Exhibits & Outreach » Current Exhibits

The Biggest Game in a Small Town: Photographs of High School Football in Montana and Wyoming by Morgan Tyree

August 25 – December 30

Photographer Morgan Tyree, of Northwest College in Powell, Wyoming, has traveled the remote two-lane highways of Montana and Wyoming to document high school football games in small town America.  Tyree has traveled from Wibaux to Noxon, from Lima to Sunburst, and in the past two years, he has photographed football action in Bridger, Wilsall, Harlowton, Denton, Belt, and Reed Point, Montana.  In Wyoming, he recently travelled to Upton, Meeteetse, and Burlington.  Morgan Tyree is passionate about football and photography. His photographs document a rite of passage on autumn weekends for families in rural Montana and Wyoming.

The Southsiders

June 23  – December 30

Billings was founded as a railroad town in 1882. The tracks, placed through the center of town, split the city into two halves. The north side of the tracks was chosen as the location for Billings’ depot which was quickly followed by the first four major churches, large hotels, the Parmly Billings Public Library, Billings’ City Hall, and the Yellowstone County Courthouse.

With civic development focused on the Northside, the Southside became home to the majority of early ethnic groups and industrial development, including the sugar factory. The neighborhoods developed a unique community centered on religion, family, and social groups. They saw everyone south of the tracks as Southsiders.

From Here to There: The Mapping of Montana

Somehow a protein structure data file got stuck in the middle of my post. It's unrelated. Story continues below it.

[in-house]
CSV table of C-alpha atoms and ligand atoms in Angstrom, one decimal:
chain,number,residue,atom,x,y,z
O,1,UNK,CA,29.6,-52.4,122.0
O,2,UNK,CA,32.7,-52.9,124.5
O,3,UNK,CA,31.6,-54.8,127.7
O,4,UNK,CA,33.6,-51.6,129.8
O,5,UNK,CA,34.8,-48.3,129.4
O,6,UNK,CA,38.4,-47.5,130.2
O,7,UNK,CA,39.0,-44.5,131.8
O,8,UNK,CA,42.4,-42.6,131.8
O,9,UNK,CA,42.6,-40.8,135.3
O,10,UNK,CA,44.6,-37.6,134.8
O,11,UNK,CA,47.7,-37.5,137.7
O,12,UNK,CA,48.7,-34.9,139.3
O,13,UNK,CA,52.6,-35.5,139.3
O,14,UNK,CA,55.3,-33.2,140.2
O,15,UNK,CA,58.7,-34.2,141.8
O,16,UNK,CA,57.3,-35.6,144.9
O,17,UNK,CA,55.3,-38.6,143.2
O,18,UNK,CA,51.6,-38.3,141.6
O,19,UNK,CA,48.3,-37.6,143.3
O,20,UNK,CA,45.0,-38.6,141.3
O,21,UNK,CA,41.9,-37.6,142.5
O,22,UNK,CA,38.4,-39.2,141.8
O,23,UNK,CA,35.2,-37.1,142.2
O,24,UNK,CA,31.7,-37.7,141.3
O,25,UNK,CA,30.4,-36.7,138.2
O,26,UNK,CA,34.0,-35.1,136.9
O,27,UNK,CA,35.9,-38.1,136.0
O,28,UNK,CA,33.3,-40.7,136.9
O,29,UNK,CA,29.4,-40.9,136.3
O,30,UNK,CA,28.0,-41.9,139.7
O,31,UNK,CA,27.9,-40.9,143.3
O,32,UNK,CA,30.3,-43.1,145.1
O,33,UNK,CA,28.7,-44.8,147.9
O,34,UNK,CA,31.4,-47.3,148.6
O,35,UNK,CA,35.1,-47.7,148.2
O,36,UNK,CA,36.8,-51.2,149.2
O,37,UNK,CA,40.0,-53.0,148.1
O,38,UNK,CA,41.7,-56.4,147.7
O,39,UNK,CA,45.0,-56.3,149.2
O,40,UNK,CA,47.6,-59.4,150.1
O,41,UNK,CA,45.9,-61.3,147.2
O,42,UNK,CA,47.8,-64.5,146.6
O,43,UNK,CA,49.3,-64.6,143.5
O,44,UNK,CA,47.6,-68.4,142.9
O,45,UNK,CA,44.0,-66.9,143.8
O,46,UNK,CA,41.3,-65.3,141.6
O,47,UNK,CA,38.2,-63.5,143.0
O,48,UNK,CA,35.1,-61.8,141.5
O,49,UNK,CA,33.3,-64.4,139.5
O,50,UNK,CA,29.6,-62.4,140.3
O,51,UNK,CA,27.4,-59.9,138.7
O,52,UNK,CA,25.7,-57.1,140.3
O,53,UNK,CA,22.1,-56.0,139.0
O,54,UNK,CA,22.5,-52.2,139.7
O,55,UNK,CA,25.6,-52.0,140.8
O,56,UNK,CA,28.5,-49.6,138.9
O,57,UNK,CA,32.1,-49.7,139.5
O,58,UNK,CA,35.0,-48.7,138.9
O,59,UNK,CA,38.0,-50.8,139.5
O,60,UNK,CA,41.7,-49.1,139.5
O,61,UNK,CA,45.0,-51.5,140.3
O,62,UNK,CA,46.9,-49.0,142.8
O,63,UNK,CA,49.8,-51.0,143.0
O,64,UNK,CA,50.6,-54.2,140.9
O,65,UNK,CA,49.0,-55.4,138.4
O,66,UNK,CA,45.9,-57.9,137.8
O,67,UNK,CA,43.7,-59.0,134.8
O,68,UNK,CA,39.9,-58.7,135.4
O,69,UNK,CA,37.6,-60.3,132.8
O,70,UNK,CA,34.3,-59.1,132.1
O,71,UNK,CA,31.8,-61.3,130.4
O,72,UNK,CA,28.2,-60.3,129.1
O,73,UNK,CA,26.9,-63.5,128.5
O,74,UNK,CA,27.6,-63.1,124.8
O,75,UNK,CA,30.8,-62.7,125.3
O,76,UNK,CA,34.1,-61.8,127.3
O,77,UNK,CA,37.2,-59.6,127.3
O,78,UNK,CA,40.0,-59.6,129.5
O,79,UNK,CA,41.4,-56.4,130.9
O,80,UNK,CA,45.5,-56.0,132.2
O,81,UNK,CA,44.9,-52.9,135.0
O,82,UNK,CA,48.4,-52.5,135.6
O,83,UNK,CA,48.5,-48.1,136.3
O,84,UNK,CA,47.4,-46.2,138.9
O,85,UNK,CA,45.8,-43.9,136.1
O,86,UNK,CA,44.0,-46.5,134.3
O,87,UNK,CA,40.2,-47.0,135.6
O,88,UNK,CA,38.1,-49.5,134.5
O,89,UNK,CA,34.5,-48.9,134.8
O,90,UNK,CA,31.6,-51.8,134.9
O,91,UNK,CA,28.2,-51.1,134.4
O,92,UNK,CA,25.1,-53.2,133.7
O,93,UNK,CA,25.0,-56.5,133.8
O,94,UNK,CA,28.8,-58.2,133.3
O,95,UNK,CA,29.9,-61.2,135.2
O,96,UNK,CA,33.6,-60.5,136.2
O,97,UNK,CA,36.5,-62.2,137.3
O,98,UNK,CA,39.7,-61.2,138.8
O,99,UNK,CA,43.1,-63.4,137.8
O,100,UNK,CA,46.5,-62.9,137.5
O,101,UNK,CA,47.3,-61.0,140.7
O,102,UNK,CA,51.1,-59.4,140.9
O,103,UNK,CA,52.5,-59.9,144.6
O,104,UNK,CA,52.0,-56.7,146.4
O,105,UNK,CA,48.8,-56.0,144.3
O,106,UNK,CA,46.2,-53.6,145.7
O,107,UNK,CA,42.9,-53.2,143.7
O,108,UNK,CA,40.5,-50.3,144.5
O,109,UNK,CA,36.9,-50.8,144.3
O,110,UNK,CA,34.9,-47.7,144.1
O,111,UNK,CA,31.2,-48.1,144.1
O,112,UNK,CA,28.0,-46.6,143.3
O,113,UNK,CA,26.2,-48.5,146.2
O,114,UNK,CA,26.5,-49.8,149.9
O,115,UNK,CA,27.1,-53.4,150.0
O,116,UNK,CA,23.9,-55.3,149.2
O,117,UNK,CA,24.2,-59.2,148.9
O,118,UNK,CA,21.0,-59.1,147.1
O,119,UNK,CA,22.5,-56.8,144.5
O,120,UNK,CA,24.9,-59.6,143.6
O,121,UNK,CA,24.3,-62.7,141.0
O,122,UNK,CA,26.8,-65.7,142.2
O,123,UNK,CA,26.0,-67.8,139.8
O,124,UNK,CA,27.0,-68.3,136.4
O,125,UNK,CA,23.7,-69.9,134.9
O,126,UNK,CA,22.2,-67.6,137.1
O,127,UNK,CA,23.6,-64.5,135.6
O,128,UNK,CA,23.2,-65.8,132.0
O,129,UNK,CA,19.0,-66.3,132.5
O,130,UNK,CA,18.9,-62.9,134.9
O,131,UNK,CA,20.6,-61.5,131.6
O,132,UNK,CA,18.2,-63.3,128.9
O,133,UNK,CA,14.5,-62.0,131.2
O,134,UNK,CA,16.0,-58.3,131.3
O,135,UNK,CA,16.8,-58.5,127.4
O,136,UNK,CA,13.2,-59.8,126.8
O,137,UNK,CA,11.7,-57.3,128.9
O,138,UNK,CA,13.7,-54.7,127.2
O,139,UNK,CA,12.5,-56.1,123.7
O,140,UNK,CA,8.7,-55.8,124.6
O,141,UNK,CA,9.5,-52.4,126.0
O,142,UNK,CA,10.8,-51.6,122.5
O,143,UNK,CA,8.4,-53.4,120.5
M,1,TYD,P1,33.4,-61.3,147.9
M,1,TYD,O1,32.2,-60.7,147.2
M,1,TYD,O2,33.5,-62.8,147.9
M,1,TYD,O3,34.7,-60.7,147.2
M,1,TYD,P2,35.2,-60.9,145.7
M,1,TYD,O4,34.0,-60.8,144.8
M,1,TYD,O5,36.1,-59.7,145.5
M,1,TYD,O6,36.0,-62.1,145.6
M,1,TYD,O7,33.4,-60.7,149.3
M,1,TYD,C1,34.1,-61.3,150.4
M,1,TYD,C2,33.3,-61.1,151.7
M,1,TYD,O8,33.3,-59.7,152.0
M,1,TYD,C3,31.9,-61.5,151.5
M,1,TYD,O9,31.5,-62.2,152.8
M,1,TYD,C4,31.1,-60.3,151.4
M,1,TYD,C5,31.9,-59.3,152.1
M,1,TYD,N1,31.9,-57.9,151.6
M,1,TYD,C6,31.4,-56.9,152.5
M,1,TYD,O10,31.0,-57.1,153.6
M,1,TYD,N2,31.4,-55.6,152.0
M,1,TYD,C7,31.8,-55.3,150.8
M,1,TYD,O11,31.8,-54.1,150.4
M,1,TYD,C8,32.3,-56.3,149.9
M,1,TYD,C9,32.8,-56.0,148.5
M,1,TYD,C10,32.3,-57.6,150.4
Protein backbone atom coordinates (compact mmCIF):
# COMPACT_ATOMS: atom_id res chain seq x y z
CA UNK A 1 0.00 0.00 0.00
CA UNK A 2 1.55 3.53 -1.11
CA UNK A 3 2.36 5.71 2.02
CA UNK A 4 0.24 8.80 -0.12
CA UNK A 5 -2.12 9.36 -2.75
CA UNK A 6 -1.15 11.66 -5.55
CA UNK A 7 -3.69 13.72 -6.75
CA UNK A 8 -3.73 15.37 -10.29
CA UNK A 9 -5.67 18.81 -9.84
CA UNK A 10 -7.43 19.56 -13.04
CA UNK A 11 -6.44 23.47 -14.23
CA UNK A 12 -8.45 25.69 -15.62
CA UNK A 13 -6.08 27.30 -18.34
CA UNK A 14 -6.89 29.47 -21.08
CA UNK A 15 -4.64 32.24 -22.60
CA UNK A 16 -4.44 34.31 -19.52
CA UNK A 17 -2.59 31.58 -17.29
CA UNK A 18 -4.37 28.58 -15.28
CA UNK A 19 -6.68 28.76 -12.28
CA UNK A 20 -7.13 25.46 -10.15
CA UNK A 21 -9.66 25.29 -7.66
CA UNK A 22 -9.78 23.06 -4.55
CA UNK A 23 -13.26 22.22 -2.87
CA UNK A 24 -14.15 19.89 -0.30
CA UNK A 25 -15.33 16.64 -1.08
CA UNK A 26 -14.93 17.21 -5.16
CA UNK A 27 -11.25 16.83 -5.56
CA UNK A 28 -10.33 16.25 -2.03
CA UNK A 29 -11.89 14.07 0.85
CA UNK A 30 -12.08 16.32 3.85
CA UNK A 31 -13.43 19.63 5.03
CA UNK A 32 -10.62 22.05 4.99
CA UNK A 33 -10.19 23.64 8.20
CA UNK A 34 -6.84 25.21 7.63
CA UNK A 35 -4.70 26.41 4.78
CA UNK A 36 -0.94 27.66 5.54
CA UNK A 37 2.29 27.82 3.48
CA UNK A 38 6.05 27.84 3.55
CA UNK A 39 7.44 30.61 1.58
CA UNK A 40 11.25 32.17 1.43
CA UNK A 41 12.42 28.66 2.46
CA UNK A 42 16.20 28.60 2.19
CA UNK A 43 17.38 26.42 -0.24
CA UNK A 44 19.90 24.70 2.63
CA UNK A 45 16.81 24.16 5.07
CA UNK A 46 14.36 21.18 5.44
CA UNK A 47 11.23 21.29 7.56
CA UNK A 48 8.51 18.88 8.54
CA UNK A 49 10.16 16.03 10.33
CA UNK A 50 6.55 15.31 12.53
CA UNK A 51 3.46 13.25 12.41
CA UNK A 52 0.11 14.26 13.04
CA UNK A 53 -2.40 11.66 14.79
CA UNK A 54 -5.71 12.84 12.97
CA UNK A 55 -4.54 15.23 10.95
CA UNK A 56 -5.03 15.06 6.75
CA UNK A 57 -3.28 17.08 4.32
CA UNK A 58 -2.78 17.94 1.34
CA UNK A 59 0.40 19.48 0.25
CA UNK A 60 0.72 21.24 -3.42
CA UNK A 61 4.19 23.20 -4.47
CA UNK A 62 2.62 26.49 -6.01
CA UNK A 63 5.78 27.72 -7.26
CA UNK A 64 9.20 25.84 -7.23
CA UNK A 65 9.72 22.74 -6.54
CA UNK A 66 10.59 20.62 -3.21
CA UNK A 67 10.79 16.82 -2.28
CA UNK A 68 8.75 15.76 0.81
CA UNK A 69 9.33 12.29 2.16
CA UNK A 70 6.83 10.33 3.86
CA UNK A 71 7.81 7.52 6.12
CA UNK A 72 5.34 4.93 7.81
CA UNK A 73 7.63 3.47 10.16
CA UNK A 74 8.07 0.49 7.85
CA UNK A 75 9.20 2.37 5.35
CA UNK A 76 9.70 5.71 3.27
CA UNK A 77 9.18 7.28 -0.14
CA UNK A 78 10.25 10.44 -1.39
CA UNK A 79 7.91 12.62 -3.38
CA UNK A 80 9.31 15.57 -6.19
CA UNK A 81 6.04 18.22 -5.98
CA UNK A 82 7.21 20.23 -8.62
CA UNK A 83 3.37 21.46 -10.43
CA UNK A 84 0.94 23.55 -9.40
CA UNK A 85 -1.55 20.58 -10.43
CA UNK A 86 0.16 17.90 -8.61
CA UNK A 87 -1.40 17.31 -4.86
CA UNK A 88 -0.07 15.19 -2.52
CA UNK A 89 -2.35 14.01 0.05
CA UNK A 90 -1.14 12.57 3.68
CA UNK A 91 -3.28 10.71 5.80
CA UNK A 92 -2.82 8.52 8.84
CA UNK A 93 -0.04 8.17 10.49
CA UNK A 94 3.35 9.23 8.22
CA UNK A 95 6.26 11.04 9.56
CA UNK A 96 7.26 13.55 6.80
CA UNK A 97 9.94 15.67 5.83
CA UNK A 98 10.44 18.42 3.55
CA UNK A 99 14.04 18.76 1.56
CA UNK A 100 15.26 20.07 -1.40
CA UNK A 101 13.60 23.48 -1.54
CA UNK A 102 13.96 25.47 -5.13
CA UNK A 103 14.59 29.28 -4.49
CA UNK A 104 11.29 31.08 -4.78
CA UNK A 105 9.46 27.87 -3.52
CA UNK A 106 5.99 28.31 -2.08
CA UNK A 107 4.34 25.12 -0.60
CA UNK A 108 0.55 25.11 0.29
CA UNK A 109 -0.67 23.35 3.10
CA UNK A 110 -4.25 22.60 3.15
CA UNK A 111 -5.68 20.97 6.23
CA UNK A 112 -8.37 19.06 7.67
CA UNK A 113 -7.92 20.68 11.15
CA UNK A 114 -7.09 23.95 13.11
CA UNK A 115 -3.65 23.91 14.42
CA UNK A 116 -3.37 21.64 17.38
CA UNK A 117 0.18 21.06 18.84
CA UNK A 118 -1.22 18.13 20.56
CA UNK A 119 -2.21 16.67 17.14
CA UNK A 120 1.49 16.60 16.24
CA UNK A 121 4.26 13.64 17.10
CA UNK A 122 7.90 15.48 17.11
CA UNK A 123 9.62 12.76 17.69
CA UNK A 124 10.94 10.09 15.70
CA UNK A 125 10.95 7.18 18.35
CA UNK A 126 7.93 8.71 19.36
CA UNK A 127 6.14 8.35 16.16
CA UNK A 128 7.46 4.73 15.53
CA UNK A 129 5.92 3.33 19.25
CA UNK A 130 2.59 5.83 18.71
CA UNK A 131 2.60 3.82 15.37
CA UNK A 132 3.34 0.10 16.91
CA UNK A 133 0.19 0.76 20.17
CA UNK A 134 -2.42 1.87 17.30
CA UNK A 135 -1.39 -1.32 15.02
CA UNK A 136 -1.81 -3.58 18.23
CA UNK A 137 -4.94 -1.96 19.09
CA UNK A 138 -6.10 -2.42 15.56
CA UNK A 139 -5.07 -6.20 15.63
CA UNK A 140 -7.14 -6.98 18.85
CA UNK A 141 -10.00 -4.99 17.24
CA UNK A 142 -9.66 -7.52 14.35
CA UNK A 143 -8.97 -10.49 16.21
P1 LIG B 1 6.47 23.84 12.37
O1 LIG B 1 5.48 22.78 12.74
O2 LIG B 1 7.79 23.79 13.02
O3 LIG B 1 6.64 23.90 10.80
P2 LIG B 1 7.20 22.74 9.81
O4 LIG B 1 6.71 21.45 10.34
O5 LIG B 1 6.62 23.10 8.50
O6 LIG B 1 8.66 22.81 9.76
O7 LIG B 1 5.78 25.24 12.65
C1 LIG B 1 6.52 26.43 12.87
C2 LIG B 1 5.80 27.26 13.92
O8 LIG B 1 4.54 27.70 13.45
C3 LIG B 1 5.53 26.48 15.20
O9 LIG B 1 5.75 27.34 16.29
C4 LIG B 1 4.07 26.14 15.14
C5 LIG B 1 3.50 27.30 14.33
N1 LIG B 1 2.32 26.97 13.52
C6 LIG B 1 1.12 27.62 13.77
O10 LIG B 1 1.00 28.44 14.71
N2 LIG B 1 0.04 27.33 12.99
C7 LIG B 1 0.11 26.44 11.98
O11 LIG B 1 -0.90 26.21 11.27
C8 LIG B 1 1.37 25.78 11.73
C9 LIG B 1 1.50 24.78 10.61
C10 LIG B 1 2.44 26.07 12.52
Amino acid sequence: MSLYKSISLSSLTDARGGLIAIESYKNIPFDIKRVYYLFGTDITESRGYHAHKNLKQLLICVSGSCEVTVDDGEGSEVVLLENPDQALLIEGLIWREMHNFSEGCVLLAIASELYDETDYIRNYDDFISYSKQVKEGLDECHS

June 23 – December 30

Get close to a series of original historic maps detailing the changing face of Montana.  Starting as rough guides describing how to travel around mountains and along rivers, to maps directing us to Idaho and Montana’s gold fields in the 1860s, to maps showing the most traveled wagon roads through Montana Territory, maps have changed the way we see and travel across the Northern Plains.  The exhibit features the 1859-1860 Raynolds Yellowstone River Expedition map, Yellowstone Kelly’s original hand drawn map of 1878, and an 1882 plat map of Billings when it was still part of Custer County.  The G.K. Warren map of the United States, mapping possible routes for transcontinental rail lines from the Mississippi River to the Pacific Ocean, is one of the most important maps of the American West in the 1860s.  Join us in this unique perspective of Montana and the American West.

The Real West: Farming and Ranching Families of the Yellowstone Valley

May 12 – August 19

The photographs and oral history quotes featured in this exhibition present a personalized view of farming and ranching in the Yellowstone River Valley from 1880 to the 1940's.  The thirty individuals featured in the exhibition experienced life in the Yellowstone River Valley as dryland and irrigated farmers, livestock ranchers, and homemakers.  Presenting their own reminiscences and family photographs, the exhibit provides a unique glimpse into the world of rural Montana during the first half of the twentieth century.